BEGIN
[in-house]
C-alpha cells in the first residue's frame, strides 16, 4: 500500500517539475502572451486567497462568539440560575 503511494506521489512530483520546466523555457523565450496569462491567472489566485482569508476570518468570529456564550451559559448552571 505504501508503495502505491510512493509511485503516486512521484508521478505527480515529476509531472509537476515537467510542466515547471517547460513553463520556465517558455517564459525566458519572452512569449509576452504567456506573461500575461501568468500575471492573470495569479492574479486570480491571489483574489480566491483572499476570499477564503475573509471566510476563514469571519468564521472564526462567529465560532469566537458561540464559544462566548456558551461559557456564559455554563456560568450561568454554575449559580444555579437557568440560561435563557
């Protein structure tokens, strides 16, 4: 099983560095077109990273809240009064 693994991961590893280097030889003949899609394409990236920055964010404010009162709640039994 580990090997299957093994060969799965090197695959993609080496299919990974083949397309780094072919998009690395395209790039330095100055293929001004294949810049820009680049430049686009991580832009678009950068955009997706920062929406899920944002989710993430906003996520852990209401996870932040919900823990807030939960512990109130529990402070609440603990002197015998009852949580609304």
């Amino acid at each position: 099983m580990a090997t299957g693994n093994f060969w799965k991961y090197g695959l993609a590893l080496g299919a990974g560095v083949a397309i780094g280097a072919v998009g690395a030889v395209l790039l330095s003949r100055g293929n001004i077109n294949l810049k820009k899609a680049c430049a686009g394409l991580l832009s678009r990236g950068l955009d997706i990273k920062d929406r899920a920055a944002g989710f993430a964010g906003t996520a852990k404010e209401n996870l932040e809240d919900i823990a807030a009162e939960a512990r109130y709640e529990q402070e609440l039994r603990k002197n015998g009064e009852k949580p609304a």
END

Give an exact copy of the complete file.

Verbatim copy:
[in-house]
C-alpha cells in the first residue's frame, strides 16, 4: 500500500517539475502572451486567497462568539440560575 503511494506521489512530483520546466523555457523565450496569462491567472489566485482569508476570518468570529456564550451559559448552571 505504501508503495502505491510512493509511485503516486512521484508521478505527480515529476509531472509537476515537467510542466515547471517547460513553463520556465517558455517564459525566458519572452512569449509576452504567456506573461500575461501568468500575471492573470495569479492574479486570480491571489483574489480566491483572499476570499477564503475573509471566510476563514469571519468564521472564526462567529465560532469566537458561540464559544462566548456558551461559557456564559455554563456560568450561568454554575449559580444555579437557568440560561435563557
């Protein structure tokens, strides 16, 4: 099983560095077109990273809240009064 693994991961590893280097030889003949899609394409990236920055964010404010009162709640039994 580990090997299957093994060969799965090197695959993609080496299919990974083949397309780094072919998009690395395209790039330095100055293929001004294949810049820009680049430049686009991580832009678009950068955009997706920062929406899920944002989710993430906003996520852990209401996870932040919900823990807030939960512990109130529990402070609440603990002197015998009852949580609304």
């Amino acid at each position: 099983m580990a090997t299957g693994n093994f060969w799965k991961y090197g695959l993609a590893l080496g299919a990974g560095v083949a397309i780094g280097a072919v998009g690395a030889v395209l790039l330095s003949r100055g293929n001004i077109n294949l810049k820009k899609a680049c430049a686009g394409l991580l832009s678009r990236g950068l955009d997706i990273k920062d929406r899920a920055a944002g989710f993430a964010g906003t996520a852990k404010e209401n996870l932040e809240d919900i823990a807030a009162e939960a512990r109130y709640e529990q402070e609440l039994r603990k002197n015998g009064e009852k949580p609304a």